MRI findings in the parents and siblings of specifically language-impaired boys

Research output: Contribution to journalArticle

80 Citations (Scopus)

Abstract

Four families that include a specifically language-impaired (SLI) boy were studied to test the hypothesis that developmental language disorders are biologically transmittable. A majority of the parents of the SLI boys had experienced communication difficulty (i.e., difficulty with speech, language, or academic skills) as children. Evidence of communication difficulty was paired on an individual basis with neuroanatomical data obtained through quantitative analysis of magnetic resonance imaging scans. Atypical perisylvian asymmetries were documented in a majority of the parents and were frequently associated with a history of communication difficulty. Atypical perisylvian asymmetries and disordered language skills were also documented for siblings of SLI boys. These findings suggest that atypical perisylvian asymmetries reflect a transmittable, biological factor that places some families at risk for language impairment.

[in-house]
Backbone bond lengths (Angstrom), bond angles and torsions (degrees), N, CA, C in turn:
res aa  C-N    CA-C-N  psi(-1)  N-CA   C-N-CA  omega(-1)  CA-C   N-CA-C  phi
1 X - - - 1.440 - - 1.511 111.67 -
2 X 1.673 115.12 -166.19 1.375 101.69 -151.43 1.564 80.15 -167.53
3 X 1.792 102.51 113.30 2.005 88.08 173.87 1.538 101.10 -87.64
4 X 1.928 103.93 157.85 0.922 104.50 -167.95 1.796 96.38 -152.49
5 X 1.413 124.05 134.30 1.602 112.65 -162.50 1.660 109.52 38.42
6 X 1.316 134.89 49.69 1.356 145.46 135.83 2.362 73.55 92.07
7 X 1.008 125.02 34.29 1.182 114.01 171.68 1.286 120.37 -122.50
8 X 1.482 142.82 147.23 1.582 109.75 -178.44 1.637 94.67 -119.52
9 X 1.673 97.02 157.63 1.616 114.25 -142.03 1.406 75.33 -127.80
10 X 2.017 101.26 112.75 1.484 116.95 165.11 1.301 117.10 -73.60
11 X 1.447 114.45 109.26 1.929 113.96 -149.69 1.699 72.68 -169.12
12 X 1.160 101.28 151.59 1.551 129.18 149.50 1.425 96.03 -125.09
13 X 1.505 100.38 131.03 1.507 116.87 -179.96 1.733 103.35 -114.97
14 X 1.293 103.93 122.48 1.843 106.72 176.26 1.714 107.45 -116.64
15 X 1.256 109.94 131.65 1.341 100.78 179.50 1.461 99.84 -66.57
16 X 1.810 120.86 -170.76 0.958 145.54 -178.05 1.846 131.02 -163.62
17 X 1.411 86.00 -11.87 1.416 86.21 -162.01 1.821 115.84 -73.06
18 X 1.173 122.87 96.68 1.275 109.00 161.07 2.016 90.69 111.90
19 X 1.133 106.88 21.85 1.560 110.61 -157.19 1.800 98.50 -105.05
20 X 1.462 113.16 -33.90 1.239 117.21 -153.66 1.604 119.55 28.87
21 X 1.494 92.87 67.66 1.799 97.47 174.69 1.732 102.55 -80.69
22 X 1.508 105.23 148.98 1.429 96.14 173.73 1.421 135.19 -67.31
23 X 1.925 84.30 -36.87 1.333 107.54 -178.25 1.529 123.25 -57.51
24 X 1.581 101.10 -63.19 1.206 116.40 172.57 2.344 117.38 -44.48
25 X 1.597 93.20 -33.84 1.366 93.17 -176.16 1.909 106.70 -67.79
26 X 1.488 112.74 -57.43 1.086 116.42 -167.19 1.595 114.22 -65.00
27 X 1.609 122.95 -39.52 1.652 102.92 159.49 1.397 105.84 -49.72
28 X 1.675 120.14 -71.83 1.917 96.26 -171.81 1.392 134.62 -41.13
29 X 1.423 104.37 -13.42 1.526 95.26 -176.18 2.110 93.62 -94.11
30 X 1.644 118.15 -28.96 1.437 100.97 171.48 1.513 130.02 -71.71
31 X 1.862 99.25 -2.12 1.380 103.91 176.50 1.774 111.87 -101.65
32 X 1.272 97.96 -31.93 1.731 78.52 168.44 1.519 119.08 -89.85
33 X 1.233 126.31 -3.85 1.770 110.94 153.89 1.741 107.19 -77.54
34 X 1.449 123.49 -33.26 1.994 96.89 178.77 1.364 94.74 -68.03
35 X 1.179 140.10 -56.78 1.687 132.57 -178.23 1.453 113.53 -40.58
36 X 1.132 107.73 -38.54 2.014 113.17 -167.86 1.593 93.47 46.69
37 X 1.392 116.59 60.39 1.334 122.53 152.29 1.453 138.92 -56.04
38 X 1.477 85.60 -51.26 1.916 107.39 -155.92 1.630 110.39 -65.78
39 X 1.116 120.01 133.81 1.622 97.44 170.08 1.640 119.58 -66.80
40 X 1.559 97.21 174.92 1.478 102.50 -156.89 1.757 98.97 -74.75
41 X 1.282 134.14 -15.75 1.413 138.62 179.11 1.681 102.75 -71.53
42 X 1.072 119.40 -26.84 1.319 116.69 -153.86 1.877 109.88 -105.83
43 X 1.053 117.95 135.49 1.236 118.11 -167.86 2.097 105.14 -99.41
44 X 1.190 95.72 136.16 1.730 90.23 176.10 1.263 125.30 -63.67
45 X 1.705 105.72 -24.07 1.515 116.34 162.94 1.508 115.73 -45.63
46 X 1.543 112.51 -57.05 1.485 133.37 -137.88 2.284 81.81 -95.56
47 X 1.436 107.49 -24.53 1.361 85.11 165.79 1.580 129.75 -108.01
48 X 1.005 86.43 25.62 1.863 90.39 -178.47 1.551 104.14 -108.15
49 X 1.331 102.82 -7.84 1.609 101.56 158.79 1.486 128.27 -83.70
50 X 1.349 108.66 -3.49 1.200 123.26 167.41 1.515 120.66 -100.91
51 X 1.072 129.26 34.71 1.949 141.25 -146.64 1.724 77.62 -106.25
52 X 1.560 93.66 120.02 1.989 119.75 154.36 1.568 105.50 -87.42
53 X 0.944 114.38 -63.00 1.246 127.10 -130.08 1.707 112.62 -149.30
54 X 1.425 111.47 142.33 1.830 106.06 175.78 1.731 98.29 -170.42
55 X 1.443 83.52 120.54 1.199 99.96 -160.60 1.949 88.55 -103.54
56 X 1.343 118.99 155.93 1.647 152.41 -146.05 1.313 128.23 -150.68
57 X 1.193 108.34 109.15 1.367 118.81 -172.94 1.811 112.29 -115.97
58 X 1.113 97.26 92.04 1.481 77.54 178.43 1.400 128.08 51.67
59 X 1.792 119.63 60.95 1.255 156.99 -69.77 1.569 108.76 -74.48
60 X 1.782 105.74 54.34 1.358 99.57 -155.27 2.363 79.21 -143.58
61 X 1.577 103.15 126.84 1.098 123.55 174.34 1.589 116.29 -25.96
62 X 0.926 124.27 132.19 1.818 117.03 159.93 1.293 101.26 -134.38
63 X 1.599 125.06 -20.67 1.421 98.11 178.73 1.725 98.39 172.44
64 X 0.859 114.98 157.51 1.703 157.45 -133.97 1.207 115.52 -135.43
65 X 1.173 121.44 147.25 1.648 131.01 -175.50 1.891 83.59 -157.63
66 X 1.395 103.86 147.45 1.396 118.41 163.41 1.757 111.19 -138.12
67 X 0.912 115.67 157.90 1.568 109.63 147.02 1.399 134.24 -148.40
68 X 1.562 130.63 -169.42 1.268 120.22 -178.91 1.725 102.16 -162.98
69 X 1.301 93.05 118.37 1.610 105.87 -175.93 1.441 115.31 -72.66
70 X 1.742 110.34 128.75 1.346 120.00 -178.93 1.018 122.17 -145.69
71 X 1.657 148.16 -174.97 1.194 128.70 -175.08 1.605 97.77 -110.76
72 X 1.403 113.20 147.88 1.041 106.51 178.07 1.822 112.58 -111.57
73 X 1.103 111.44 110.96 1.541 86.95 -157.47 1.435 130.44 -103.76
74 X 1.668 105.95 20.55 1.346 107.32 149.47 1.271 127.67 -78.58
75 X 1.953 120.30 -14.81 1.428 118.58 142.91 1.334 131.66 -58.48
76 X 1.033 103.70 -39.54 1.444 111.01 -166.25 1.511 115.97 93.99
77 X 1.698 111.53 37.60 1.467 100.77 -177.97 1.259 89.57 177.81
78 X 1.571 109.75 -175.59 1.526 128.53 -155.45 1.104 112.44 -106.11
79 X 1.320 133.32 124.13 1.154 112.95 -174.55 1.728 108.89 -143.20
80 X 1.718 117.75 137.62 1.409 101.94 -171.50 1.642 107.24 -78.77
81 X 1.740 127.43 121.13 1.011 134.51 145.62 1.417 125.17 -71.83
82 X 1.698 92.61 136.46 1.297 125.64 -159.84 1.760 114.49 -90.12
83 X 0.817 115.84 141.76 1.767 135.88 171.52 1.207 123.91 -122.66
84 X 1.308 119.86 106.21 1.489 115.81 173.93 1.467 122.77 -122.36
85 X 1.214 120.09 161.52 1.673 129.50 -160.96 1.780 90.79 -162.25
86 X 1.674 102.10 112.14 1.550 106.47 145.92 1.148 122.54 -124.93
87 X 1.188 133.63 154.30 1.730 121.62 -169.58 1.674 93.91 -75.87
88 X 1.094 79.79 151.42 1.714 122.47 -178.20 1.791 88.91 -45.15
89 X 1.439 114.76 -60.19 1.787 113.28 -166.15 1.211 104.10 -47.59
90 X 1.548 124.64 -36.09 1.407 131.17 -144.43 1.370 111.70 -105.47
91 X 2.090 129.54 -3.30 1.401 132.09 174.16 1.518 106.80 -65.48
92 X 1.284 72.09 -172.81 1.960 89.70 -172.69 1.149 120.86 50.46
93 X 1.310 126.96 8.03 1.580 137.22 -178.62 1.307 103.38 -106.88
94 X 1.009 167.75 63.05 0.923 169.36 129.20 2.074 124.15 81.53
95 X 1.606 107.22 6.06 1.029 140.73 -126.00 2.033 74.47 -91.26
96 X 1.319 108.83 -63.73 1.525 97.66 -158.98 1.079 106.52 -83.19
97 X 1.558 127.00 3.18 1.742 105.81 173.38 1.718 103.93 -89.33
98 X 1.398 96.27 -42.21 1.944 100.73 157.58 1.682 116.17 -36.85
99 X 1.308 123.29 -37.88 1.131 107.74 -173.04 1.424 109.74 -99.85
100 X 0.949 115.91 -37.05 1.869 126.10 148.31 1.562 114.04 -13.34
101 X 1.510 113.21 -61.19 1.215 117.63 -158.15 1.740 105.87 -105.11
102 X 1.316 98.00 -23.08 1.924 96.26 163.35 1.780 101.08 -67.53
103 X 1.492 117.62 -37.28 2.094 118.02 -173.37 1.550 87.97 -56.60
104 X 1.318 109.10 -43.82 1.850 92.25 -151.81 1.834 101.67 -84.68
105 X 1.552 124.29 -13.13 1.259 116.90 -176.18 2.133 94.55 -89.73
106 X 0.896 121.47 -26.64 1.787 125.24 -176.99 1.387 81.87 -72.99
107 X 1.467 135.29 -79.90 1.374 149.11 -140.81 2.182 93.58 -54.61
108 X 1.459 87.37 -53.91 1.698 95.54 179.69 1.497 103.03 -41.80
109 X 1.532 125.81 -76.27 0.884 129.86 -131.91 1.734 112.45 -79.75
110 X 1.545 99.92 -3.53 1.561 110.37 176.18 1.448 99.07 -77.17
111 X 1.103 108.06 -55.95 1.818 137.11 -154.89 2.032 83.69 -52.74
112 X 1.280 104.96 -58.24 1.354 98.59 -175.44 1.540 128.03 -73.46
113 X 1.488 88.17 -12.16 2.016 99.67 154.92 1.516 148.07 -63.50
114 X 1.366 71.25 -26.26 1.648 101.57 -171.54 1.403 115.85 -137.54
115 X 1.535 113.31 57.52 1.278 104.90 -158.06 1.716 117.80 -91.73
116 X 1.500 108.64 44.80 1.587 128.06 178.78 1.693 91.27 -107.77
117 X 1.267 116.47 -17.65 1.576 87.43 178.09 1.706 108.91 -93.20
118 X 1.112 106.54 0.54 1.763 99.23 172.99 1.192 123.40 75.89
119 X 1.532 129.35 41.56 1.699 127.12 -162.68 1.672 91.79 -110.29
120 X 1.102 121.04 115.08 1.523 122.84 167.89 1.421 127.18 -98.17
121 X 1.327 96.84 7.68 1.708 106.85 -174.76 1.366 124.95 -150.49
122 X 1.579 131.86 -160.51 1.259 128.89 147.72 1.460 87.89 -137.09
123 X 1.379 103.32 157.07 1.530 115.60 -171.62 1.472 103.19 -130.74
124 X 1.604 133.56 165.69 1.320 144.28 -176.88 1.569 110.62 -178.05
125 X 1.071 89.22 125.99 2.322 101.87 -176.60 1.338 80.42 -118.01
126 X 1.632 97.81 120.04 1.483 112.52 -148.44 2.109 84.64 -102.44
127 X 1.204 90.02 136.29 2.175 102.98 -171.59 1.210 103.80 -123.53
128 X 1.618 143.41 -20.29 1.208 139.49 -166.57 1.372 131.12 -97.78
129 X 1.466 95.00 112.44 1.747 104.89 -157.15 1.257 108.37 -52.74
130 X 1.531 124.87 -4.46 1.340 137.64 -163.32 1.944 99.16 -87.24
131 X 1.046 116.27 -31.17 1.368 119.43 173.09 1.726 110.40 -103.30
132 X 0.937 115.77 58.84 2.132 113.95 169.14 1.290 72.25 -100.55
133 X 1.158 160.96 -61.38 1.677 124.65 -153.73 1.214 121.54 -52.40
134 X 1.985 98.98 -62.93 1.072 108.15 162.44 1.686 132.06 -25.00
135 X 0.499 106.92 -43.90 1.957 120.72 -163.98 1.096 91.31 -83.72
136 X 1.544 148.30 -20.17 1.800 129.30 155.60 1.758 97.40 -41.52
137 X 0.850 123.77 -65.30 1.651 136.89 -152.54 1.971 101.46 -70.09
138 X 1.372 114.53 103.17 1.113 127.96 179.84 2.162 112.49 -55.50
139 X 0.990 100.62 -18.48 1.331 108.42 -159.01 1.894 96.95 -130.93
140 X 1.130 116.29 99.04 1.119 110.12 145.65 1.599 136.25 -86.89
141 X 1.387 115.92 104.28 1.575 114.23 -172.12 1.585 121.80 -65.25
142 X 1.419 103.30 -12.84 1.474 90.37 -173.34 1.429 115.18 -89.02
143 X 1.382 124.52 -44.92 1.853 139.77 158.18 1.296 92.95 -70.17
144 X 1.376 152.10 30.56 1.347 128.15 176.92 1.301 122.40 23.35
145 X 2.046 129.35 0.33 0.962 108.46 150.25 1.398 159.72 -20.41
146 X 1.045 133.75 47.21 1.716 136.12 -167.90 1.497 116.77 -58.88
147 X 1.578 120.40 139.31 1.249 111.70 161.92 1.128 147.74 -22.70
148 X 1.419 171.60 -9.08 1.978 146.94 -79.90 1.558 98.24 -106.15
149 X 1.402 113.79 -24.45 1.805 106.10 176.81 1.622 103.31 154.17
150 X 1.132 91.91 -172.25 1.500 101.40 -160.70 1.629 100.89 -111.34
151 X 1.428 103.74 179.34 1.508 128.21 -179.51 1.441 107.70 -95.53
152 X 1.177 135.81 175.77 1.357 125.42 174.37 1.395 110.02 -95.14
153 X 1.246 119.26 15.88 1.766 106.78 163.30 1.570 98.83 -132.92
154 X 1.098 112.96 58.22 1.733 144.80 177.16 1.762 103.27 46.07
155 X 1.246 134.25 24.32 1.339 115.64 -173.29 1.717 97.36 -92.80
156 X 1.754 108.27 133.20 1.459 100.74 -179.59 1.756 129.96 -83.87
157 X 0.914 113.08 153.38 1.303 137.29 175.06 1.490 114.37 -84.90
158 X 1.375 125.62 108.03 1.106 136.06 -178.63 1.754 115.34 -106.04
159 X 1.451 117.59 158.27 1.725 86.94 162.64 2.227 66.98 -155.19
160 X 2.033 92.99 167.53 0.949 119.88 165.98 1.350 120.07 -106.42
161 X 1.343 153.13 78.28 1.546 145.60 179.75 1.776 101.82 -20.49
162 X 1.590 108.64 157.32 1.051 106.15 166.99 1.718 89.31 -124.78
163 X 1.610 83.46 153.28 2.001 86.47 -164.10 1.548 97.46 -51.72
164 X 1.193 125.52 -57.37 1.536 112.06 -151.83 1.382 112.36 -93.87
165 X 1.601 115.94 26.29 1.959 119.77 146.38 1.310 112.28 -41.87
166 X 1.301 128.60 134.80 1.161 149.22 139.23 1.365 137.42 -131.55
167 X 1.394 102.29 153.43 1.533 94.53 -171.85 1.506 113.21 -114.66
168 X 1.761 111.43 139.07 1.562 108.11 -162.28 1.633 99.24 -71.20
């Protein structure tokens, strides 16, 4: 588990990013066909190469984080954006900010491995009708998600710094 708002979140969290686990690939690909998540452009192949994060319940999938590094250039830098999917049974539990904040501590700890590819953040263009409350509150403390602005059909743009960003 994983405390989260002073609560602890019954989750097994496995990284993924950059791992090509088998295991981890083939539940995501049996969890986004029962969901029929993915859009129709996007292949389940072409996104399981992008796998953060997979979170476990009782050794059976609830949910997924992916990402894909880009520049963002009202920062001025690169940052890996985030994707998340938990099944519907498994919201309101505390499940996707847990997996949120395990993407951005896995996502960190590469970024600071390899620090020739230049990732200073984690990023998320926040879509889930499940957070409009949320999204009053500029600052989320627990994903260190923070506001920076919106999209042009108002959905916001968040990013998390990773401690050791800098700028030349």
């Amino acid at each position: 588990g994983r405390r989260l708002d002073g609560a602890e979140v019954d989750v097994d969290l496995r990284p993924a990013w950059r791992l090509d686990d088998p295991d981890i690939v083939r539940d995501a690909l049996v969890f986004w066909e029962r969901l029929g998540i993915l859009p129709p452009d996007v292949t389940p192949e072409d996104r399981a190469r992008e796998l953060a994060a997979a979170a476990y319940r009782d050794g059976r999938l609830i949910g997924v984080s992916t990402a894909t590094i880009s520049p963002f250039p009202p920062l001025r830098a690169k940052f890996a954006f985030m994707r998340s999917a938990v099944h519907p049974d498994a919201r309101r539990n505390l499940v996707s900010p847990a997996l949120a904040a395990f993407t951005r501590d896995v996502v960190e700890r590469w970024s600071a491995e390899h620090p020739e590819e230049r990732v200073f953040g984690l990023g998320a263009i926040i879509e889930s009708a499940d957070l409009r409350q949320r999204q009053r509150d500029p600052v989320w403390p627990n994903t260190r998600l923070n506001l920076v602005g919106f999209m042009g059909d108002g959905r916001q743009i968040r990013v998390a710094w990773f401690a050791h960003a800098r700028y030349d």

Original languageEnglish (US)
Pages (from-to)67-80
Number of pages14
JournalBrain and Language
Volume41
Issue number1
DOIs
StatePublished - 1991

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Siblings
parents
Language
Parents
language
asymmetry
Communication
communication
Language Development Disorders
biological factors
Biological Factors
Language Impairment
Boys
Magnetic Resonance Imaging
Asymmetry
history
evidence

ASJC Scopus subject areas

  • Language and Linguistics
  • Neuroscience(all)
  • Experimental and Cognitive Psychology
  • Neuropsychology and Physiological Psychology

Cite this

MRI findings in the parents and siblings of specifically language-impaired boys. / Plante, Elena M.

In: Brain and Language, Vol. 41, No. 1, 1991, p. 67-80.

Research output: Contribution to journalArticle

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